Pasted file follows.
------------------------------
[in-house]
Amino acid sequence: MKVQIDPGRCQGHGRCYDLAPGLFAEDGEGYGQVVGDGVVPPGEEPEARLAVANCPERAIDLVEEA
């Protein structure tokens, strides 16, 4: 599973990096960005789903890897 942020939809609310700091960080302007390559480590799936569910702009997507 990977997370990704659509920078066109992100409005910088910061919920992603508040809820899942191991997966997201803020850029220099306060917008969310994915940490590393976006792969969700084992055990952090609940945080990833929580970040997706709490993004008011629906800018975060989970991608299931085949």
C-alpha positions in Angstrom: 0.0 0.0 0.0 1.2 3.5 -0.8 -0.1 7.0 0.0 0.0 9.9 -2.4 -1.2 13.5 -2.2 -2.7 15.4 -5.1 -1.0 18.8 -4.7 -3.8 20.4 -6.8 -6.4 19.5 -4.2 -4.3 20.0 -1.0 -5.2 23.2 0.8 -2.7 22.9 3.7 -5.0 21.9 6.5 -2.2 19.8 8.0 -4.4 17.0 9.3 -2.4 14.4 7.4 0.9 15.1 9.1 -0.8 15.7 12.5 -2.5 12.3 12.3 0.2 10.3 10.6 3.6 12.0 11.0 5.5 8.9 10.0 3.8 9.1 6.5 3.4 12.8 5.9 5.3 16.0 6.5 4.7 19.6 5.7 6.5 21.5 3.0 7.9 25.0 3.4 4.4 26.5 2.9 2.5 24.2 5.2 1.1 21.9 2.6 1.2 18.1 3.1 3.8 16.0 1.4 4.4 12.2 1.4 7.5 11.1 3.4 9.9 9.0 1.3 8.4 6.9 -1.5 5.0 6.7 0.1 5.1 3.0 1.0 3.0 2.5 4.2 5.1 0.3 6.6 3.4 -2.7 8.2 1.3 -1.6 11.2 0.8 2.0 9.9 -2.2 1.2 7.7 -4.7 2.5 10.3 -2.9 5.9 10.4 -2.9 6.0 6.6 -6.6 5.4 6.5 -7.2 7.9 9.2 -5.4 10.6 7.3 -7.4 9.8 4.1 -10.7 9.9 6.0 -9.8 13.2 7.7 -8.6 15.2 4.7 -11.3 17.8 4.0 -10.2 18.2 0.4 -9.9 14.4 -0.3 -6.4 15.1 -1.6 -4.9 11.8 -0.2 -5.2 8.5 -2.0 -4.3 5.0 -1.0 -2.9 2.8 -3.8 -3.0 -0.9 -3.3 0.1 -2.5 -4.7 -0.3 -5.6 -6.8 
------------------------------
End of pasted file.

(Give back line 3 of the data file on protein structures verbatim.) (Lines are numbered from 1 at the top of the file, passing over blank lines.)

């Protein structure tokens, strides 16, 4: 599973990096960005789903890897 942020939809609310700091960080302007390559480590799936569910702009997507 990977997370990704659509920078066109992100409005910088910061919920992603508040809820899942191991997966997201803020850029220099306060917008969310994915940490590393976006792969969700084992055990952090609940945080990833929580970040997706709490993004008011629906800018975060989970991608299931085949």